Tested: Chery J3

The acceptable roundness

It never rains but pours. No sooner had I reviewed a Chinese car and another one pitched up for a spot of evaluation. This week was the turn of Chery’s J3 TXE, a medium-sized hatchback from that land with the world’s biggest and oldest security estate wall.

The Chery Automobile Company Ltd. was founded in 1997 and primarily produces passenger and light commercial vehicles, recently rising into the country’s top ten car makers list. They are China’s chief vehicle exporter and even went into cahoots with Jaguar and Land-Rover to produce the British cars in China.

As part of a worldwide onslaught to over 70 countries, southern Africa welcomed Chery in 2008 under the umbrellas of the McCarthy and Imperial groups. Chery has 13 factories worldwide and currently offers the QQ3 supermini, J1 compact hatch, J3 medium hatch and Tiggo small SUV for sale locally.

The J3 is only available in this 1.6 TXE model with decent specifications and no options, as far as I can tell. Ours was coated in bright red paint (four others available) with fetching 16-inch alloys and some shiny trim to set off its round, inoffensive shape. It certainly doesn’t look like a copy of anything.

A few distinguishing features we noted during our test were the strangely protruding and oval third brake light, LED reverse light and parking sensors. Not too bad hey Nige? Before I reveal its price, let me also point out the leather seats, multi-function steering wheel, automatic lights and automatic wipers.

It also has power steering, four power windows and power exterior mirrors, air-con, AM/FM/CD radio with USB/mp3 capability, six speakers, ABS/EBD brakes, remote central locking, six airbags, 60/40 split rear seats, ISOFIX anchors, child locks, side impact protection, alarm, immobiliser and a full-size spare wheel.

Cabin materials and fit aren’t top drawer but then neither is the price – N$179,900. Crucially, during our week’s testing, nothing fell off or malfunctioned as the sceptics would have you believe. The slight solvent smell when parked in direct sunlight was easily countered by a ferocious ventilation system.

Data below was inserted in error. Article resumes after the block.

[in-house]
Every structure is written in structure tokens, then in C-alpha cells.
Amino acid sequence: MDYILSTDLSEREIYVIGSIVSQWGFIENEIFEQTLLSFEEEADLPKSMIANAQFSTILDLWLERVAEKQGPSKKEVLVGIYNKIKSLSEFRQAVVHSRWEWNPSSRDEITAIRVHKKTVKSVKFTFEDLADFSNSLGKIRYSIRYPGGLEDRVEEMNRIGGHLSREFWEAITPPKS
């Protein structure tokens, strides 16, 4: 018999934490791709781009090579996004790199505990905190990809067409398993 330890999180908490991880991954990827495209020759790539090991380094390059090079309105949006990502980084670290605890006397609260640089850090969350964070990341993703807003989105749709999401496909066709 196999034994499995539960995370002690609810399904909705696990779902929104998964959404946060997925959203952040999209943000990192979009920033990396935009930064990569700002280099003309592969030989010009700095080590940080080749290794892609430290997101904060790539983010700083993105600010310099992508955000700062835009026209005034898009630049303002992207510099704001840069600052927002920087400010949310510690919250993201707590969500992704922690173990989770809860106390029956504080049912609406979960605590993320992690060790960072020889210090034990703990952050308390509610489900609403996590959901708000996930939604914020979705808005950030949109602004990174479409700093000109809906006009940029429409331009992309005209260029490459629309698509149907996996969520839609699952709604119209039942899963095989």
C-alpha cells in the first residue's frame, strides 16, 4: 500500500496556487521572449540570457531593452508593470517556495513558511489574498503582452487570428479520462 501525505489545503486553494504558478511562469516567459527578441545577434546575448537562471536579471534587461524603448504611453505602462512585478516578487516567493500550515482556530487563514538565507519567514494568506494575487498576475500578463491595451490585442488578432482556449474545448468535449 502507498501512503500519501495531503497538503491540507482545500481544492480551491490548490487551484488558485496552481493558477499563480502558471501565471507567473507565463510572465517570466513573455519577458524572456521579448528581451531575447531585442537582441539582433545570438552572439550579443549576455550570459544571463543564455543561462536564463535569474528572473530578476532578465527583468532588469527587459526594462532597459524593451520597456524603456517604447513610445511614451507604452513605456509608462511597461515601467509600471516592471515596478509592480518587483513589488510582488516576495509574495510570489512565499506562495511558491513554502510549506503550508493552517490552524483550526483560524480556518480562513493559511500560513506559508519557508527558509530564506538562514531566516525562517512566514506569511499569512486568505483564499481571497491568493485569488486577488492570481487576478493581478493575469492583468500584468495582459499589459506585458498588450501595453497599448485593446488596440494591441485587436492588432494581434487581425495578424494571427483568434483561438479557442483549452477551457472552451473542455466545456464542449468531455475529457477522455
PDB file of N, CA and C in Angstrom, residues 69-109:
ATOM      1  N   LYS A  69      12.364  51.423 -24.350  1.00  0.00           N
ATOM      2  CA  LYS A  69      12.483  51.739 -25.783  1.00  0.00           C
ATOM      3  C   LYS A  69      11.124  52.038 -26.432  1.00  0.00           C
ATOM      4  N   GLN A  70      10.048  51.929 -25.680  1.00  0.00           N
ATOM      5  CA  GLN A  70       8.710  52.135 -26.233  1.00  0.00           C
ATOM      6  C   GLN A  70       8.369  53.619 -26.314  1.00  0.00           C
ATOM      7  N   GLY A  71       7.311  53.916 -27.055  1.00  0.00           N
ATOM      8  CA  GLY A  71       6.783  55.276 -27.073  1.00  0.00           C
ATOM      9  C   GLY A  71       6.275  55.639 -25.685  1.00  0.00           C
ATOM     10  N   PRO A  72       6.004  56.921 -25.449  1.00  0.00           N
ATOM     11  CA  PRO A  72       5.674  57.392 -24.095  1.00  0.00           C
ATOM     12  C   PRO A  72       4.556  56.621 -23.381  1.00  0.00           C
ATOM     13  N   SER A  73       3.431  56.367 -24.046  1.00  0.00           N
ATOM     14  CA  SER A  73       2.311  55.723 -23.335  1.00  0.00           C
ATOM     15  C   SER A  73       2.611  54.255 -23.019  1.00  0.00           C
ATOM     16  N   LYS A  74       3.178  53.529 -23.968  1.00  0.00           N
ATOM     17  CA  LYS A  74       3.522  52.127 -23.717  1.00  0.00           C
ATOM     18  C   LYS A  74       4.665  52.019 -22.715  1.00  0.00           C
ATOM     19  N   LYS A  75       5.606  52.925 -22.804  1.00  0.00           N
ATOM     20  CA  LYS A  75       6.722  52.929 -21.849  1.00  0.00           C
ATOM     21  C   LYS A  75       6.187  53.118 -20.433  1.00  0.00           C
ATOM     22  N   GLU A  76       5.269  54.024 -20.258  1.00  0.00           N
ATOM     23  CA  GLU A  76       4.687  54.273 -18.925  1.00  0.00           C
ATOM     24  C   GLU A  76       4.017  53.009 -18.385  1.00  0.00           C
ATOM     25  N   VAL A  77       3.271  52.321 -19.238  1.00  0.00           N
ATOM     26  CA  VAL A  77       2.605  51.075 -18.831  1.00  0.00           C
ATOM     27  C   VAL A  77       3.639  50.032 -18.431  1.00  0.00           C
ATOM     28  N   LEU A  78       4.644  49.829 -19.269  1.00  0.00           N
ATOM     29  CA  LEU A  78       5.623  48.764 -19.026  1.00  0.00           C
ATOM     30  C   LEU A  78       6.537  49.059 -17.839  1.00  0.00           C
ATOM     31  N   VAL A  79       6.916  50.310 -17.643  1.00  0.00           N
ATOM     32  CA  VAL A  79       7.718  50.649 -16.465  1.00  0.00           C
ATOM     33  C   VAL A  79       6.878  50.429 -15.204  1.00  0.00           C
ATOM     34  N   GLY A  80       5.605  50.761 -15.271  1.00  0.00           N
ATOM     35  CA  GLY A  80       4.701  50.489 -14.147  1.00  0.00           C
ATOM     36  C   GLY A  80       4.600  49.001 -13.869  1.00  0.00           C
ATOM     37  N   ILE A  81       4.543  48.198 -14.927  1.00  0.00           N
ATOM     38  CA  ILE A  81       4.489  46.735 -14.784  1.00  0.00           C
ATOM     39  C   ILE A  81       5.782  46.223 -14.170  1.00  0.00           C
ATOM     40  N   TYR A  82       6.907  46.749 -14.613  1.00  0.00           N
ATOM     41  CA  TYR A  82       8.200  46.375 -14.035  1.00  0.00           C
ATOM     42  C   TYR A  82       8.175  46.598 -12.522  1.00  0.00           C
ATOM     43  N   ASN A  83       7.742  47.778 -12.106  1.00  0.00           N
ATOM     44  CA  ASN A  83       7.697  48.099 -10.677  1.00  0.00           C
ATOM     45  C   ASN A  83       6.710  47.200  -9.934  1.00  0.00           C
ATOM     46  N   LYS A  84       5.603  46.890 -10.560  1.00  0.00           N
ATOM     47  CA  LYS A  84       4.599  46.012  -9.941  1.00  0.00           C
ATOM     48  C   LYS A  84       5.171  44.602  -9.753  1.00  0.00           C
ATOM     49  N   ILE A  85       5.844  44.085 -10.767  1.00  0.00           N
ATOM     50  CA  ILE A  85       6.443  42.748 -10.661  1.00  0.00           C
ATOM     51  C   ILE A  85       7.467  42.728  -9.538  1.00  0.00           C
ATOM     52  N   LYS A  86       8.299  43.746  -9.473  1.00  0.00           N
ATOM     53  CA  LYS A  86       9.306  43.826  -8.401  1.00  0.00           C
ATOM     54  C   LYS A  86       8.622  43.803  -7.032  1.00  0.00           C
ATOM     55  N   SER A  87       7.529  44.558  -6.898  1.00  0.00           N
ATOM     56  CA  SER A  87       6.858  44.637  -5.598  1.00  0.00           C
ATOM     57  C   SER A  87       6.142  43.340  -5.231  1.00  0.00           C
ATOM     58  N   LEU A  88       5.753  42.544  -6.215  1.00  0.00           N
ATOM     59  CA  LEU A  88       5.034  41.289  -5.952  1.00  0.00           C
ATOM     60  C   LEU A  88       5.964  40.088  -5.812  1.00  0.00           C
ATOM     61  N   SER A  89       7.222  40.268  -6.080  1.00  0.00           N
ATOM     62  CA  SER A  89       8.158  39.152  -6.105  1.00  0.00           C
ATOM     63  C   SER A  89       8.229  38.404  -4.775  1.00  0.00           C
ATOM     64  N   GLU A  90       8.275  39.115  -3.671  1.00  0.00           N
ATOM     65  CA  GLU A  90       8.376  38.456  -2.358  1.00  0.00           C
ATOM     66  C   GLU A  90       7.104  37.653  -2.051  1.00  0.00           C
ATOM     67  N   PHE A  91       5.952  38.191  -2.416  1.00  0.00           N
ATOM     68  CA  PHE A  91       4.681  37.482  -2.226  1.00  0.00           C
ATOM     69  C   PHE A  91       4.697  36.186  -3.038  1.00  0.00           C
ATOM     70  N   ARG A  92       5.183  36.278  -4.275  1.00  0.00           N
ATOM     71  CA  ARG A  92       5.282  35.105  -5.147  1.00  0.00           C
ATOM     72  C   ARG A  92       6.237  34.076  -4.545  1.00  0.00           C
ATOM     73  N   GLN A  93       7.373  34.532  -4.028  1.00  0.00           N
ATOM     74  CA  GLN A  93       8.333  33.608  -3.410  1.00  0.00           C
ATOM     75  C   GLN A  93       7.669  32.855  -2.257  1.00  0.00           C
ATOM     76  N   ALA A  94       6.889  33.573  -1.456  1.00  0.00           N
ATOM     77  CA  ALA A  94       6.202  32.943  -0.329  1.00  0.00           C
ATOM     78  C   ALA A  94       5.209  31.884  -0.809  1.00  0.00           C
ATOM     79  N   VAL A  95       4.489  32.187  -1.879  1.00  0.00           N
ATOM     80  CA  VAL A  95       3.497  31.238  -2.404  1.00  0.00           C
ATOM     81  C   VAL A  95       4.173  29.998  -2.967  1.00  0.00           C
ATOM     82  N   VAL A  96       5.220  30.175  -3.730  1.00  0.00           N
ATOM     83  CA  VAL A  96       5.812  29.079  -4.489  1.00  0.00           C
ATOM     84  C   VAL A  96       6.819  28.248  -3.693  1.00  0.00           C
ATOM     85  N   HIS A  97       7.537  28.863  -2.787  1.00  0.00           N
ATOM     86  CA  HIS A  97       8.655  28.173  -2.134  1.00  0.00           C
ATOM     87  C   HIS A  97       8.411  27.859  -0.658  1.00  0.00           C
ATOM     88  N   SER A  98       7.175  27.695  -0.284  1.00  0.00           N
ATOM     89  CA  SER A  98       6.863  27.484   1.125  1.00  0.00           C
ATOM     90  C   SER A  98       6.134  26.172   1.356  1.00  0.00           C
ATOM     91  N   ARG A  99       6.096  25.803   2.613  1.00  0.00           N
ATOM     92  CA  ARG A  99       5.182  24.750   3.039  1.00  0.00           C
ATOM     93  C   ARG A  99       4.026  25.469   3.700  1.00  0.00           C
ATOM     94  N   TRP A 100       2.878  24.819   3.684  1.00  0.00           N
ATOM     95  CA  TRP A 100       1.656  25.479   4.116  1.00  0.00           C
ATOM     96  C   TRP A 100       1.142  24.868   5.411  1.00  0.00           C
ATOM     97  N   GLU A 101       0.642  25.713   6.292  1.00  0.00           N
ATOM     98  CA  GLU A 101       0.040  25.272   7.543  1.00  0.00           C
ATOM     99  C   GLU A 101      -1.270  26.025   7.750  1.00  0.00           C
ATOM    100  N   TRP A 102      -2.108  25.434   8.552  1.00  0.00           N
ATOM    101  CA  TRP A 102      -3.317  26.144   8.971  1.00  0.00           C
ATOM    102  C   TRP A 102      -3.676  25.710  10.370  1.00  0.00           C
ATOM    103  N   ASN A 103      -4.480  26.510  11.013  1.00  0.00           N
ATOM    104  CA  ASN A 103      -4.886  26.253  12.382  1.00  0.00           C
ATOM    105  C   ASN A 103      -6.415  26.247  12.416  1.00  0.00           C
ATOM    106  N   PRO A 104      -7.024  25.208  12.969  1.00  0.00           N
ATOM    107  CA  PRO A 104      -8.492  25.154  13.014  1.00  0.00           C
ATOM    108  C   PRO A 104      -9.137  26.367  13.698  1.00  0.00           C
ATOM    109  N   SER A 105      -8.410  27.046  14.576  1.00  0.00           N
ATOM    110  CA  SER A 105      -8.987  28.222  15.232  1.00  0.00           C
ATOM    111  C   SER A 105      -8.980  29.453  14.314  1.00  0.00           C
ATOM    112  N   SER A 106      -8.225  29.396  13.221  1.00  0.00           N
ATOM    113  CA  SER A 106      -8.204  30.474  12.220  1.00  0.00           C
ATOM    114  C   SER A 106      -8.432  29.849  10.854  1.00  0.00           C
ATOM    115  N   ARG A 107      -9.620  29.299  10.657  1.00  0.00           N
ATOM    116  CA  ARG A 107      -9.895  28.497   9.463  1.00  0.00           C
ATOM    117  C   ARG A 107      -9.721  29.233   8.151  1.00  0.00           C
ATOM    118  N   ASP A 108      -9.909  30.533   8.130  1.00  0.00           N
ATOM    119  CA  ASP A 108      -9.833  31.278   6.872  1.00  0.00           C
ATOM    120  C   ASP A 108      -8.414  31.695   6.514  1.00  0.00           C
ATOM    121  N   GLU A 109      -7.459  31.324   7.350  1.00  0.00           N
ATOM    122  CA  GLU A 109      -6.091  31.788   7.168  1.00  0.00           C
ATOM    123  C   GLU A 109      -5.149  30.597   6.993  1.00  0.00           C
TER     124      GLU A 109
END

All seats were judged as being on the hard side but offered good support on long journeys with ample head- and leg-room for four adults. The instrumentation and radio are rather simple and the J3 has very clever and impressive storage trays hidden all over its dashboard.

We would’ve liked a rear windscreen wiper and some form of spoiler to kerb the rear’s overwhelming roundness but believe that a hotter, spoiler’d version of the J3 may be on its way to us soon. Which brings me to the car’s engine – a 1,597cc 16-valve inline four-cylinder petrol with 87kW (118hp) and 147Nm.

That really doesn’t sound like much but it works through a friendly clutch and chunky five-speed gearbox against the J3’s dry weight of just 1,350kg. That means performance is acceptable and you can expect average consumption of 7.7L/100km from the 57L tank.

Every driver found the 1,600 motor to be eager and fruity, hissing through the exhaust as it went about its work. Another thing every occupant commented on was the unbelievably good ride quality. Cornering and handling are ok’ish but the J3 has impeccable damping manners – it is supremely comfortable!

Front McPherson struts team up with multi-link rear linkages and a stabiliser bar to produce a surprise ace up the Chinese sleeve. If you’re after a comfy hatchback, take a J3 for a spin. Your purchase will also activate a 3-year/100,000km warranty, roadside assistance and a 3-year/75,000km service plan.


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